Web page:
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NYC Bill Would Ban Firing Most Workers Without a Good Reason

Commuters arrive at Grand Central station during morning rush hour in New York. Photographer: Jeenah Moon/Bloomberg (Bloomberg)

A New York City lawmaker is trying to ban most companies from firing workers without good reason, which could transform the balance of power between bosses and their employees.  

Most US employees work “at-will,” allowing companies to legally terminate them for almost any reason, or for no reason at all. In contrast, under a bill being unveiled Wednesday, New York City employees’ jobs would be legally protected unless their boss could demonstrate misconduct, unsatisfactory performance or a genuine economic need to eliminate their position. Workers who believe they are terminated without “just cause” would be able to bring claims before city enforcers, arbitrators or state court judges. 

The city already established such rights for tens of thousands of fast-food workers under a pair of laws that took effect in July 2021, making it one of the only places in the nation to provide those protections to non-union, private sector workers. Labor advocates said the legislation brings more job stability for vulnerable employees, empowers them to speak up about wrongdoing and shields them from getting fired for capricious reasons.

A federal judge for the Southern District Court of New York in February preserved the protections by dismissing a legal challenge to the law by the New York State Restaurant Association, which is appealing the ruling.

The association is among business groups in the city that have condemned the so-called just cause laws as a threat to the flexibility and discretion they say managers need to run their companies. The Brooklyn Chamber of Commerce said last year that the fast-food bill called into question “how we encourage small-business owners who will be vital to New York’s economic recovery.”

“We have no delusions about how hard this fight is going to be,” said City Council Member Tiffany Cabán, who plans to introduce the bill on Wednesday.

Cabán said she expects substantial pushback against her proposal but was confident it would garner strong support among the public and her colleagues on the council.

In an interview before becoming City Council speaker, Adrienne Adams, a sponsor of the fast-food worker legislation, said she wanted to see its protections extended to other businesses. “We’ve got a lot of industries where people are just treated lesser than,” she said last year. 

A spokesperson for Speaker Adams said she wouldn’t comment on legislation that hadn’t yet been introduced. A spokesperson for Mayor Eric Adams said City Hall will review the legislation when it’s introduced.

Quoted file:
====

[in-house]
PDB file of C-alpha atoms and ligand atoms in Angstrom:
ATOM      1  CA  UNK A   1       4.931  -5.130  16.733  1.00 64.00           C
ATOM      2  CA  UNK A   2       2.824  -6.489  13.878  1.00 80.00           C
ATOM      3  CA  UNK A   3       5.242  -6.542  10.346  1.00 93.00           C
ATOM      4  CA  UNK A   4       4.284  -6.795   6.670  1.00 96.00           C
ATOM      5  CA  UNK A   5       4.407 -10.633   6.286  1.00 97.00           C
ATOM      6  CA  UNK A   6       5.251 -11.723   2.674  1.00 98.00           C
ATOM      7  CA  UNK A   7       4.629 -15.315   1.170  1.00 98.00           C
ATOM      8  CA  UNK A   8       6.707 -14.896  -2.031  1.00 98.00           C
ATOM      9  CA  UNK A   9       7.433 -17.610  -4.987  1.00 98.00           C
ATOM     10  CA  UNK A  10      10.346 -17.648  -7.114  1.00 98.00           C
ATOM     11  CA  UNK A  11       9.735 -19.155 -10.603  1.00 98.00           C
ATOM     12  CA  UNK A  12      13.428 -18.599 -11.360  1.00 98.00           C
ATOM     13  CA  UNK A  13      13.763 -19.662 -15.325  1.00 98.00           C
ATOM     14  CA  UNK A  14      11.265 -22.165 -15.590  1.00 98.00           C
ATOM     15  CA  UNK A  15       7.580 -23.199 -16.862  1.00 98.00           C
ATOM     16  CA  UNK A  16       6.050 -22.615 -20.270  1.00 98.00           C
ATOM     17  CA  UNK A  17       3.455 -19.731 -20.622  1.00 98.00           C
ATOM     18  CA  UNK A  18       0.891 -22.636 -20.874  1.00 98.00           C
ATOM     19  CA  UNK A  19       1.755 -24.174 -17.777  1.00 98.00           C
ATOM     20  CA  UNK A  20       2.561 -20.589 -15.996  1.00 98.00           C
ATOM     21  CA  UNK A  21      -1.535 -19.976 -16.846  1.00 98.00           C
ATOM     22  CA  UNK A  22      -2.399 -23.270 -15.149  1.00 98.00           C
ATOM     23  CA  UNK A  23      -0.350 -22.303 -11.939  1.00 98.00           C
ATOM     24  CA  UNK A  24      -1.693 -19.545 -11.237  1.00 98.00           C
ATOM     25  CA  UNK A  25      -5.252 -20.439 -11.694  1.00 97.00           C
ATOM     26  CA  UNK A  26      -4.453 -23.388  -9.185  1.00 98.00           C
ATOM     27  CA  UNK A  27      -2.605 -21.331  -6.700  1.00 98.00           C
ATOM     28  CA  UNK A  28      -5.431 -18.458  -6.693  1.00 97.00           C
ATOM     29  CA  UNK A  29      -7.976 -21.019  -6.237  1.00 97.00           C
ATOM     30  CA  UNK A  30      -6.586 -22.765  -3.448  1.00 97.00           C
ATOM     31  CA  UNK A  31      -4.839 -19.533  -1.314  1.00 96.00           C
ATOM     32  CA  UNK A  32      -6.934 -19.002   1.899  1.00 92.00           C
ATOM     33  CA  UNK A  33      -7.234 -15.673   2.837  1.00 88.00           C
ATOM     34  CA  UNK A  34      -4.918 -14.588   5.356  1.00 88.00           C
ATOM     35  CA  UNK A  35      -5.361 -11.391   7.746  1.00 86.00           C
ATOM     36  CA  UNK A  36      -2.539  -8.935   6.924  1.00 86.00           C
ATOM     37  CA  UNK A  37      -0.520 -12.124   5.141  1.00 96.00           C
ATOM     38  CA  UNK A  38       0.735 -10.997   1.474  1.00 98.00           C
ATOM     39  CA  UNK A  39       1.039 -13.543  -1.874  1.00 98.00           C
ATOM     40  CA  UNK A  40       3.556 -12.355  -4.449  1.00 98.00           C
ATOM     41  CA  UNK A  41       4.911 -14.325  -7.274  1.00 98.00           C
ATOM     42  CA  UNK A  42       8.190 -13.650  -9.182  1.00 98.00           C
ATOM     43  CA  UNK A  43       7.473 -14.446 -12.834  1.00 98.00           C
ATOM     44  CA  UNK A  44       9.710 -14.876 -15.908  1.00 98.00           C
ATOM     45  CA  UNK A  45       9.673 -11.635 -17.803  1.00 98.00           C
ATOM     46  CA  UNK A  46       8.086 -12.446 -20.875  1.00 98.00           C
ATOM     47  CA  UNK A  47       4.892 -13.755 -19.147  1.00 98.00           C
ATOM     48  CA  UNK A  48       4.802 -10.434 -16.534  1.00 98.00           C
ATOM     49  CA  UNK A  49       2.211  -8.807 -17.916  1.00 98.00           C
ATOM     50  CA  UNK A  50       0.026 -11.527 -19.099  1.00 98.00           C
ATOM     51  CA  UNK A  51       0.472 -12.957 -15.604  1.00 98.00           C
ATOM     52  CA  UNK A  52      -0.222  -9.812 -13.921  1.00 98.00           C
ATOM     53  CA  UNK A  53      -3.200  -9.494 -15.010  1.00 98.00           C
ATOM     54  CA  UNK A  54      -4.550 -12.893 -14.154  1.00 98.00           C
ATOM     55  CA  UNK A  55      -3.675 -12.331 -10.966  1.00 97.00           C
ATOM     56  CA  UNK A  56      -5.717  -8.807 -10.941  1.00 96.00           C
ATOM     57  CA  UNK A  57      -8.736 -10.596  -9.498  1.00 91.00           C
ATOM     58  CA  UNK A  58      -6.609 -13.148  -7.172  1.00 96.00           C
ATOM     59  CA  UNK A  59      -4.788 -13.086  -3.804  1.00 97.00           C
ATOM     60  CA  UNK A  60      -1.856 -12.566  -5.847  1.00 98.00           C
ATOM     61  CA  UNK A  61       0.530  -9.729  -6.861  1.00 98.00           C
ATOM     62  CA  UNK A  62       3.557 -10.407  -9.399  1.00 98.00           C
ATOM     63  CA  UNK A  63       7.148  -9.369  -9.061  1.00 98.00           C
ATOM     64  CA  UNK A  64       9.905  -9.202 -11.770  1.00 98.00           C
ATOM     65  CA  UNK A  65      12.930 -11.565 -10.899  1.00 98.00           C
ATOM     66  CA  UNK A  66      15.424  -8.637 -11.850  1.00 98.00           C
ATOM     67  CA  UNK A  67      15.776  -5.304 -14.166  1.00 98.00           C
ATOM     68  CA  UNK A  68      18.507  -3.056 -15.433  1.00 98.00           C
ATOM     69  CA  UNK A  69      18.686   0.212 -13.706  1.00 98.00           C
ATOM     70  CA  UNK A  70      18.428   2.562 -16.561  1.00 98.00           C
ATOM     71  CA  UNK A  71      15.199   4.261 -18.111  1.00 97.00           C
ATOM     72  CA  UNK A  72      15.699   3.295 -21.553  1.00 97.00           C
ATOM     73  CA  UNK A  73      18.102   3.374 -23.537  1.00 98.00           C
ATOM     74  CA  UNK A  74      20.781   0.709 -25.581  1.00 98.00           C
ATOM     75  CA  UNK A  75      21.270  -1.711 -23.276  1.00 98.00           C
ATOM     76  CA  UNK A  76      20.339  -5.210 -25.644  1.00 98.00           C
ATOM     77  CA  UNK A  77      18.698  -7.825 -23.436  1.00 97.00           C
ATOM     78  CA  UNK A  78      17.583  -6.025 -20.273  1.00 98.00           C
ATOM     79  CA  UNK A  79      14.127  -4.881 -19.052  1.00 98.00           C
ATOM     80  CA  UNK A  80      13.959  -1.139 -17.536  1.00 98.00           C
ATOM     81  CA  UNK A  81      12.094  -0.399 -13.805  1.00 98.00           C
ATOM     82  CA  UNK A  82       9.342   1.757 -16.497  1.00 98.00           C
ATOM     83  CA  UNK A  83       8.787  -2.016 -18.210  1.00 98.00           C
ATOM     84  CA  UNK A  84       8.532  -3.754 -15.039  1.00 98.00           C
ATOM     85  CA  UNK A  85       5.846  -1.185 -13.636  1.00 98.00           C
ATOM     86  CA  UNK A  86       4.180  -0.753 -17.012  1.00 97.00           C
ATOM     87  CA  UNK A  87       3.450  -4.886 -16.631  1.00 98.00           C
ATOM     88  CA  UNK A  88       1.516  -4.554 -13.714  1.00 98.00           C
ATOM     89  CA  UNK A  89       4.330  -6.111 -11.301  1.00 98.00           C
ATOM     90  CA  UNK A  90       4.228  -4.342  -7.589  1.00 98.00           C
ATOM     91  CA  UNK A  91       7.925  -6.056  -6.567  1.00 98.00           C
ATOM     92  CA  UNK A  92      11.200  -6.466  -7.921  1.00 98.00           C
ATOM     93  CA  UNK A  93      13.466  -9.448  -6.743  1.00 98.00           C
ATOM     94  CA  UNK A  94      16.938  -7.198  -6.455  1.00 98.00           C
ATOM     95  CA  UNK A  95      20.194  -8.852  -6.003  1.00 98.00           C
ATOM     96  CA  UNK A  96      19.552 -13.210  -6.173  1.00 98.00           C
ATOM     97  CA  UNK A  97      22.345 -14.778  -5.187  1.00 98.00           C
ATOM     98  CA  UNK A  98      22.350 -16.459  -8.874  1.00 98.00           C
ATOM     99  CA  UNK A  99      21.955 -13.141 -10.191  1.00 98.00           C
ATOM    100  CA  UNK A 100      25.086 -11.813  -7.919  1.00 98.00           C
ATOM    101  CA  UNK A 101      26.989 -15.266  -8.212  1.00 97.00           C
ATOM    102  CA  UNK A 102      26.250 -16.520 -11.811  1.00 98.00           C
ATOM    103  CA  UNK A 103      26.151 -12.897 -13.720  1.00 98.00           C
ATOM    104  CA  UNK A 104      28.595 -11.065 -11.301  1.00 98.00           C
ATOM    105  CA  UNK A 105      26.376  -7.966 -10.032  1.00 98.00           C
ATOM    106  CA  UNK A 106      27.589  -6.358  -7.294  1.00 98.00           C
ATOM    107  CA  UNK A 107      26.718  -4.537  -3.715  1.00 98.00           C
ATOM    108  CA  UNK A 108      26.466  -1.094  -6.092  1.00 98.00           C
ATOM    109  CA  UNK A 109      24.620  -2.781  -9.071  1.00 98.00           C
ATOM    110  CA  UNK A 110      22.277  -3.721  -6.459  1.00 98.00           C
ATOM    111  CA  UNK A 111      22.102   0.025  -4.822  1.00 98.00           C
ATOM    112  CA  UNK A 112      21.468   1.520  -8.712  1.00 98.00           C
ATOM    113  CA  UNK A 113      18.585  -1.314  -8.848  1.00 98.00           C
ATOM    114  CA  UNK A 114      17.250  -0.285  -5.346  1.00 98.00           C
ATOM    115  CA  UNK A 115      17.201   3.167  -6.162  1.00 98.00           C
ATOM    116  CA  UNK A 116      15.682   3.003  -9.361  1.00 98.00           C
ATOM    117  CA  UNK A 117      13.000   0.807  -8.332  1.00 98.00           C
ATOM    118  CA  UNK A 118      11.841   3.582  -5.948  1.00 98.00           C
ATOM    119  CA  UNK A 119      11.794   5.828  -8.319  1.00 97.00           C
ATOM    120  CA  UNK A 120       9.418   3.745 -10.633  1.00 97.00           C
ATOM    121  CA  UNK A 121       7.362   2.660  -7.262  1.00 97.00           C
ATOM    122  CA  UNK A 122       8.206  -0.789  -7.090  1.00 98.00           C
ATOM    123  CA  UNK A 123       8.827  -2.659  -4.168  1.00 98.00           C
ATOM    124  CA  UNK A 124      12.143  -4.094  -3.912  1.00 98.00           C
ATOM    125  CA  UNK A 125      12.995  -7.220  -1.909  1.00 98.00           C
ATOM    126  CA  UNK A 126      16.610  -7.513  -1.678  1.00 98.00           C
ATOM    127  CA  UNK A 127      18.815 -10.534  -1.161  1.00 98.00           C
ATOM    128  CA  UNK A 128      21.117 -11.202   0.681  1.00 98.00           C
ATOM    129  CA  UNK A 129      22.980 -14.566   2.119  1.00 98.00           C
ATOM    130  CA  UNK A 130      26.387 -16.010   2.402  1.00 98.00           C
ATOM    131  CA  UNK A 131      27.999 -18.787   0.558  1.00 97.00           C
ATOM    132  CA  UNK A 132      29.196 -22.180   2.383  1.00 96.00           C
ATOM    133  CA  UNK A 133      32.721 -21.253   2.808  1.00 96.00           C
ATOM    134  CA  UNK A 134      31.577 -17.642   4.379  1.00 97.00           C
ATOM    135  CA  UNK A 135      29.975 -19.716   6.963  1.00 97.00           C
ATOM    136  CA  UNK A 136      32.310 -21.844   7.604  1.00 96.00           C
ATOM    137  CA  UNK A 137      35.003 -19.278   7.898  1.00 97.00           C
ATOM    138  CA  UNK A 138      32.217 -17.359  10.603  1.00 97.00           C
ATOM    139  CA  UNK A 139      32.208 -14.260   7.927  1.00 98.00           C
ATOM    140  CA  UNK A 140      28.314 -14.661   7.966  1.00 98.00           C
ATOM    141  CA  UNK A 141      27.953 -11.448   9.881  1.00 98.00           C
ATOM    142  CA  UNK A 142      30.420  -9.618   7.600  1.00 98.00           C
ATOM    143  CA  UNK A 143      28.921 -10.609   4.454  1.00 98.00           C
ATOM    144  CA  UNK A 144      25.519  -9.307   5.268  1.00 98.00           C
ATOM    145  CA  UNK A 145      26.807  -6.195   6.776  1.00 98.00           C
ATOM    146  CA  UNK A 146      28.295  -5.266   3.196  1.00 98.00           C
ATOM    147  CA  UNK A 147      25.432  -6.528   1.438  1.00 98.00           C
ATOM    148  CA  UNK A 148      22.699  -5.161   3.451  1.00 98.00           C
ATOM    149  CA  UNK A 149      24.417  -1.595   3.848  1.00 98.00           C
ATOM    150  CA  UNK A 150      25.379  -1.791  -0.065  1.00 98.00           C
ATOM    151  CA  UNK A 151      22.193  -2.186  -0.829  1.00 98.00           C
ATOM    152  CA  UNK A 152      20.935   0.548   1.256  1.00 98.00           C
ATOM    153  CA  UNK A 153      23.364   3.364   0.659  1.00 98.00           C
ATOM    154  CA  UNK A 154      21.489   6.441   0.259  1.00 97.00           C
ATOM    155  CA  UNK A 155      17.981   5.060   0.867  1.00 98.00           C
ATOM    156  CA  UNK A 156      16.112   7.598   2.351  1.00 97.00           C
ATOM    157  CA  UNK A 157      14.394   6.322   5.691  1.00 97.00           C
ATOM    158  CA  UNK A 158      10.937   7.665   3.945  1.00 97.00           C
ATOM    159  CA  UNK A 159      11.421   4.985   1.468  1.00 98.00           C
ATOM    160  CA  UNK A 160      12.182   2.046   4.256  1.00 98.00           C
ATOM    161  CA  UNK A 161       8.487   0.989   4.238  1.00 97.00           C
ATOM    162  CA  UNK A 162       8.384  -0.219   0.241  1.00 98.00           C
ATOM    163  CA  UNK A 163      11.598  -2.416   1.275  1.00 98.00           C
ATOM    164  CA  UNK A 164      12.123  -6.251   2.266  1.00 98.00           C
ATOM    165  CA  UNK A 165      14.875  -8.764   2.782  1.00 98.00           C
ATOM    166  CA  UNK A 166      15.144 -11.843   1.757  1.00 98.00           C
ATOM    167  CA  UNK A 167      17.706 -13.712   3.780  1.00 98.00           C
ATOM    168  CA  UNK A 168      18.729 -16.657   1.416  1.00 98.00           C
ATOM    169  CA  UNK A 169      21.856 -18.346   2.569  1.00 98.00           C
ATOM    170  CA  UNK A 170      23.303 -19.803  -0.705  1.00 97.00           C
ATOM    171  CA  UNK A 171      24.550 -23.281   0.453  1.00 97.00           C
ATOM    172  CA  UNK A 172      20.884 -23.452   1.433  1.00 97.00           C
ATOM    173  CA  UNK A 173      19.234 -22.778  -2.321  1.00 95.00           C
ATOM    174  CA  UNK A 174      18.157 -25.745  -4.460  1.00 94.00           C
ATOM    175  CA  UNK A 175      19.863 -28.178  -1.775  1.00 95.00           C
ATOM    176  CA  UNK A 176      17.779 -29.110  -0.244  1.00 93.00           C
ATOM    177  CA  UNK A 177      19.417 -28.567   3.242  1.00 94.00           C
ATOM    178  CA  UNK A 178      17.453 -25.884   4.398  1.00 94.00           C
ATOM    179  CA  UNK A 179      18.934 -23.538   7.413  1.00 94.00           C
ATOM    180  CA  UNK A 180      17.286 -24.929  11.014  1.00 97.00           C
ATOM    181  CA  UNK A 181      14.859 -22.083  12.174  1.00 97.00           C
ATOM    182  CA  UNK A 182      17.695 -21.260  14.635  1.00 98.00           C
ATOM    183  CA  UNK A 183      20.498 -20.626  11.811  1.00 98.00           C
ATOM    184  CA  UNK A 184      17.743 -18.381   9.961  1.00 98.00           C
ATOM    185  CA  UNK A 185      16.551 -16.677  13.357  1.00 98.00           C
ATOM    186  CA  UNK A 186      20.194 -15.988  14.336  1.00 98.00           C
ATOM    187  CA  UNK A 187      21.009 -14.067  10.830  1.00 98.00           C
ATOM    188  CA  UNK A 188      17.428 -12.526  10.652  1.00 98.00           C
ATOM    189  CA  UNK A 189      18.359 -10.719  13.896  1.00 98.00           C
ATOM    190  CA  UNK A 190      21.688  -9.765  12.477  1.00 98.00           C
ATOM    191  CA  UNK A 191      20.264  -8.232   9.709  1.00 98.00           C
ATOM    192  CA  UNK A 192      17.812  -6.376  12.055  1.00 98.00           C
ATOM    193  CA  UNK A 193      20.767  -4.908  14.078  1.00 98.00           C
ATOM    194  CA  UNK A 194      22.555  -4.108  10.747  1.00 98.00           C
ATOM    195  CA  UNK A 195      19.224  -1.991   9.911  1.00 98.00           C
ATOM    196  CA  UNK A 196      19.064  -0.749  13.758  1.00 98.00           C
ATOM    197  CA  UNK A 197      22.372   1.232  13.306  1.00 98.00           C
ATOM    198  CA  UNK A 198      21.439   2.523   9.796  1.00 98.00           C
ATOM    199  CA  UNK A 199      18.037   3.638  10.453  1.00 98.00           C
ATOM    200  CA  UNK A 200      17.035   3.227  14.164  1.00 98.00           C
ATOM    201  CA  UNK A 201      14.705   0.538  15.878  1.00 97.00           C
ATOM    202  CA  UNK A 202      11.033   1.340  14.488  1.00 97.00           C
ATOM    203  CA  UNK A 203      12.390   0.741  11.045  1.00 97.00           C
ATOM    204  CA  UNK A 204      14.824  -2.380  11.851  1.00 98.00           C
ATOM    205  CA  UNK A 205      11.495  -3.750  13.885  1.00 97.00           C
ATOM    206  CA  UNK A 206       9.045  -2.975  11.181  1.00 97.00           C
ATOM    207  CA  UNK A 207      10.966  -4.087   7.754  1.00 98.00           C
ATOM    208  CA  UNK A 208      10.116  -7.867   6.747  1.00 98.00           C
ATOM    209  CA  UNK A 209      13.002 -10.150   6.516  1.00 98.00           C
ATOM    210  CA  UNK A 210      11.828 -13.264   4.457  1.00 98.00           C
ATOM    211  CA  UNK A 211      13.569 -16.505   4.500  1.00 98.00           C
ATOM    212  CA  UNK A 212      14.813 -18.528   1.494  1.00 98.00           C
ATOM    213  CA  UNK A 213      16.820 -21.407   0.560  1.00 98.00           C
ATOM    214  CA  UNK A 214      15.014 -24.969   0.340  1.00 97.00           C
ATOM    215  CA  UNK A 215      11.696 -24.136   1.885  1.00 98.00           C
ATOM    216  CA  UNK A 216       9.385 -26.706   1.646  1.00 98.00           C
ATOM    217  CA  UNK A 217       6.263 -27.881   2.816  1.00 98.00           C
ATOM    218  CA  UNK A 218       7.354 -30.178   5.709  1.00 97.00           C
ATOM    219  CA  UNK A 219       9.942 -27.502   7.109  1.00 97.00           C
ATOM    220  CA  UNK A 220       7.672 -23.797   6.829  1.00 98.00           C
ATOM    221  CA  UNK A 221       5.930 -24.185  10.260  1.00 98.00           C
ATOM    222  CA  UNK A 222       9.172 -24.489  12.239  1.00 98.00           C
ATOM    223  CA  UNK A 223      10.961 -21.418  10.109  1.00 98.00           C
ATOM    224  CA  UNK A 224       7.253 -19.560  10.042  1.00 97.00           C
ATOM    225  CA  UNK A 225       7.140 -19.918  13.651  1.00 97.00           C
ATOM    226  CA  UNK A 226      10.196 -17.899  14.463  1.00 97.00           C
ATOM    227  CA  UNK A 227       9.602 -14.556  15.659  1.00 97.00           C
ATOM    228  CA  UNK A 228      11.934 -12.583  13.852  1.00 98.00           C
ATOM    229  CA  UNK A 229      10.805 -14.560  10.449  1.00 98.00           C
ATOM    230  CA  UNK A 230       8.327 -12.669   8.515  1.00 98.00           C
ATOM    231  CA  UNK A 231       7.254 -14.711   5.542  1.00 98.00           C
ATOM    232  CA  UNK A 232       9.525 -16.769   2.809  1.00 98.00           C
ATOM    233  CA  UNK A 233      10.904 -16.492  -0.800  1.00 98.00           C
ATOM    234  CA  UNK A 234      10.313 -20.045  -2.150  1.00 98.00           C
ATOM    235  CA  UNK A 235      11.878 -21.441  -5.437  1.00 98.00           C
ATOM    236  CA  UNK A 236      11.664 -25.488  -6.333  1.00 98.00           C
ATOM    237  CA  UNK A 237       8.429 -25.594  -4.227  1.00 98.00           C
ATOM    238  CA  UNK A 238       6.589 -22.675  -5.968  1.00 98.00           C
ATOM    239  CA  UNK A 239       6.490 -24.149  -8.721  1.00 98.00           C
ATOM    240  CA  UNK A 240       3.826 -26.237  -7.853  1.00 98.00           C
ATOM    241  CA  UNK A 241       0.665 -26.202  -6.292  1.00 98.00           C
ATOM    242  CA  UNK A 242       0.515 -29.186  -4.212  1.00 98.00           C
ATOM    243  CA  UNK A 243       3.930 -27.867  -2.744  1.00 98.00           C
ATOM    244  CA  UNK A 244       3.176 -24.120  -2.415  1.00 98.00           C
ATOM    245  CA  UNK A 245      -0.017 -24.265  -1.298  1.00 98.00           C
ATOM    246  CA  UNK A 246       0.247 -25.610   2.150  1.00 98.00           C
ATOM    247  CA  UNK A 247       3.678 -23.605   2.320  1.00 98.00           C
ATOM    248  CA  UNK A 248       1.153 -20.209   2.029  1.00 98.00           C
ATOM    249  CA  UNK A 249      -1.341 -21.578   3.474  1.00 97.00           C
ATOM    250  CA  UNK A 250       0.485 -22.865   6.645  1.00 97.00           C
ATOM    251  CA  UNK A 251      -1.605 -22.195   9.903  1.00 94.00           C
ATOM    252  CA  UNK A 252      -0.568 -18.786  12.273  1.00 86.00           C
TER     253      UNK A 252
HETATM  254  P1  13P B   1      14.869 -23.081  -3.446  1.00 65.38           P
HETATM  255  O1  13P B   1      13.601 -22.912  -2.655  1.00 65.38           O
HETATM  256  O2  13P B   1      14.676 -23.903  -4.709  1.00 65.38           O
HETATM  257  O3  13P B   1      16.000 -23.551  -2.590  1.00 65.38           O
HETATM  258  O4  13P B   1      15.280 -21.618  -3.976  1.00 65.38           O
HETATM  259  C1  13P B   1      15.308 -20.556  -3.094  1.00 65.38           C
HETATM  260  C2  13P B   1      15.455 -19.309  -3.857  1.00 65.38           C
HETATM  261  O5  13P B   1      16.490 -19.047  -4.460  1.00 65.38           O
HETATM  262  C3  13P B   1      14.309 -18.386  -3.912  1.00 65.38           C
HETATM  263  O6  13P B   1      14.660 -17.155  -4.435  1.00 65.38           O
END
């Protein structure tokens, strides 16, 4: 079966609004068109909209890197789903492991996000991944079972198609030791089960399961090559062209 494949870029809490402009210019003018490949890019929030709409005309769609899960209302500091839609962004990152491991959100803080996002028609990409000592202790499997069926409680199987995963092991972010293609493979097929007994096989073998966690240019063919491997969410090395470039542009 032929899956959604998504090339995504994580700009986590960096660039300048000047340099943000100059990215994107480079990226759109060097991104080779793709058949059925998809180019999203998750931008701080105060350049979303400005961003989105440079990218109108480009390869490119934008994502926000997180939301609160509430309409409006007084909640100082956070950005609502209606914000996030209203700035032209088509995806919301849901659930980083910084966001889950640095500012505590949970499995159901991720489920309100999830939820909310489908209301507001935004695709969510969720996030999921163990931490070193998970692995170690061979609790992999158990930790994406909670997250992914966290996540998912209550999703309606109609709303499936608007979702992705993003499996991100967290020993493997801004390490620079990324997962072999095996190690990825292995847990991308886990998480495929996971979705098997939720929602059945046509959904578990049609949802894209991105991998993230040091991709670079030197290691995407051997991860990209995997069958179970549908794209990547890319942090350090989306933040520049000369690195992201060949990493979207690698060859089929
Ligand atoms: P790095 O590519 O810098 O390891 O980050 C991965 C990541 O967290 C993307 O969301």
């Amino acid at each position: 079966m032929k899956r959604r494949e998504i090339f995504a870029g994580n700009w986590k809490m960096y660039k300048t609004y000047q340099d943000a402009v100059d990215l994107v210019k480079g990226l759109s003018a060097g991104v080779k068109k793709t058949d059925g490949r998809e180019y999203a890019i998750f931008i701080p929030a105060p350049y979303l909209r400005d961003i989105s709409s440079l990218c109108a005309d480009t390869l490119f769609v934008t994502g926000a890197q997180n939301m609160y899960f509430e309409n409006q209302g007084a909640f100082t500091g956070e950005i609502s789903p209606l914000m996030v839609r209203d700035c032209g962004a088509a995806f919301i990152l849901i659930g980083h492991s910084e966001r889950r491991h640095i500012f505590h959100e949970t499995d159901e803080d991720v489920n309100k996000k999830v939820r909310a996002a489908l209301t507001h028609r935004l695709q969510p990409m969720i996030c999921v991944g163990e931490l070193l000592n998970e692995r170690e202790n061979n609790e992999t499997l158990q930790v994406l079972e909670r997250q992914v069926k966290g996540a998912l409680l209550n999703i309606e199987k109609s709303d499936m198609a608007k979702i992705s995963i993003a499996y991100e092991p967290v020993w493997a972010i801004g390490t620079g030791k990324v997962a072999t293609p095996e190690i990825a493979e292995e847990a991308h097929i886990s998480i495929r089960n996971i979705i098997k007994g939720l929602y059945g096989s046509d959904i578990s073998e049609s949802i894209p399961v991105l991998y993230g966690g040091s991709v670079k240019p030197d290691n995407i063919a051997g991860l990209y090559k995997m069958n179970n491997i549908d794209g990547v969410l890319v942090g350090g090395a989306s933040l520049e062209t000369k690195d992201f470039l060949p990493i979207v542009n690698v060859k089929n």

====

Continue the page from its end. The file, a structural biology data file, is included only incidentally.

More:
Read More: Fast-Food Workers Are About to Become Much Tougher to Fire in New York

Expanded Protections 

The new, wider-spanning bill would expand the same protections to workers for fast-food employees to retail, finance and other sectors of the economy. There are carve-outs for construction companies and for short-term positions.

The bill would also restrict companies’ use of technology to surveil and assess workers’ performance, and would allow the city comptroller to bring cases on behalf of fired employees, even if those workers had signed “forced arbitration” clauses giving up their rights to sue.

“How can families feel economically safe and secure and build futures here in the city when they don’t know whether they’ll be fired on a whim tomorrow?” said Cabán, a Democratic Socialists of America member who chairs the council’s Women and Gender Equality committee and co-chairs its LGBTQIA+ Caucus. “If you talk to everyday people, it seems like the most commonsense thing: Well, yeah, my boss should give me a valid reason before terminating my employment.”

“Just cause” laws are among the most recent efforts by labor advocates who have been frequently stymied in US Congress to use city and state legislation to transform the workplace. 

New York City has been a leader among labor laws over the past decade, passing legislation guaranteeing swift payment for freelancers, advance notice of work schedules for retail and fast-food staff, and paid sick days. The 2021 fast food legislation followed a similar 2019 bill covering around 1,000 parking attendants in Philadelphia, and has helped inspire similar proposals in places like Illinois.

New York now has an opportunity to again “lead the way,” said New York City Comptroller Brad Lander, a former council member who led the charge for last year’s fast-food worker protections. “Hopefully, as has happened in quite a few other areas of workers rights, other cities and states will follow, and hopefully someday Congress will too.”

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